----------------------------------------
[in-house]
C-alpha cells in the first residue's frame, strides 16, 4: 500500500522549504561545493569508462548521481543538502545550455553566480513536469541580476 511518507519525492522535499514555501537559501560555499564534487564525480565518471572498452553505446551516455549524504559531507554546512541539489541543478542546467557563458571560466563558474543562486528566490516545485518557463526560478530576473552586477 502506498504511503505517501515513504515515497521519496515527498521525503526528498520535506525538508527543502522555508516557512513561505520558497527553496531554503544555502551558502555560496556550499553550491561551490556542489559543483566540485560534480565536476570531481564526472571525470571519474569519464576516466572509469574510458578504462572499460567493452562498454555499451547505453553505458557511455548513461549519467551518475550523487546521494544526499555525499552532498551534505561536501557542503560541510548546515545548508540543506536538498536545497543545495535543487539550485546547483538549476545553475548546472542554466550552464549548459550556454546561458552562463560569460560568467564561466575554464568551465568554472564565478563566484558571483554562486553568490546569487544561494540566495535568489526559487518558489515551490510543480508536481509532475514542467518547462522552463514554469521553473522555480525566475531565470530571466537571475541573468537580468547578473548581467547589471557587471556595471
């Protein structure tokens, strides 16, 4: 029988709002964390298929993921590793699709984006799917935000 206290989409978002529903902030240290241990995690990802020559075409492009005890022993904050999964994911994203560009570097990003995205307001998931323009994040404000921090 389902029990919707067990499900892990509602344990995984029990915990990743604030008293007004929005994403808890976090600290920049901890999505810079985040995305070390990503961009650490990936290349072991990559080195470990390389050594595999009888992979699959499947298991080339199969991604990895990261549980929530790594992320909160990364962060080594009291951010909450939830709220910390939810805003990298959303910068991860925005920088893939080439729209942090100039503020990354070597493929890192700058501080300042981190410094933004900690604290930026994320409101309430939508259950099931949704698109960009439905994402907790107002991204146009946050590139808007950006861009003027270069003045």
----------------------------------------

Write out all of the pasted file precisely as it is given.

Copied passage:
[in-house]
C-alpha cells in the first residue's frame, strides 16, 4: 500500500522549504561545493569508462548521481543538502545550455553566480513536469541580476 511518507519525492522535499514555501537559501560555499564534487564525480565518471572498452553505446551516455549524504559531507554546512541539489541543478542546467557563458571560466563558474543562486528566490516545485518557463526560478530576473552586477 502506498504511503505517501515513504515515497521519496515527498521525503526528498520535506525538508527543502522555508516557512513561505520558497527553496531554503544555502551558502555560496556550499553550491561551490556542489559543483566540485560534480565536476570531481564526472571525470571519474569519464576516466572509469574510458578504462572499460567493452562498454555499451547505453553505458557511455548513461549519467551518475550523487546521494544526499555525499552532498551534505561536501557542503560541510548546515545548508540543506536538498536545497543545495535543487539550485546547483538549476545553475548546472542554466550552464549548459550556454546561458552562463560569460560568467564561466575554464568551465568554472564565478563566484558571483554562486553568490546569487544561494540566495535568489526559487518558489515551490510543480508536481509532475514542467518547462522552463514554469521553473522555480525566475531565470530571466537571475541573468537580468547578473548581467547589471557587471556595471
């Protein structure tokens, strides 16, 4: 029988709002964390298929993921590793699709984006799917935000 206290989409978002529903902030240290241990995690990802020559075409492009005890022993904050999964994911994203560009570097990003995205307001998931323009994040404000921090 389902029990919707067990499900892990509602344990995984029990915990990743604030008293007004929005994403808890976090600290920049901890999505810079985040995305070390990503961009650490990936290349072991990559080195470990390389050594595999009888992979699959499947298991080339199969991604990895990261549980929530790594992320909160990364962060080594009291951010909450939830709220910390939810805003990298959303910068991860925005920088893939080439729209942090100039503020990354070597493929890192700058501080300042981190410094933004900690604290930026994320409101309430939508259950099931949704698109960009439905994402907790107002991204146009946050590139808007950006861009003027270069003045």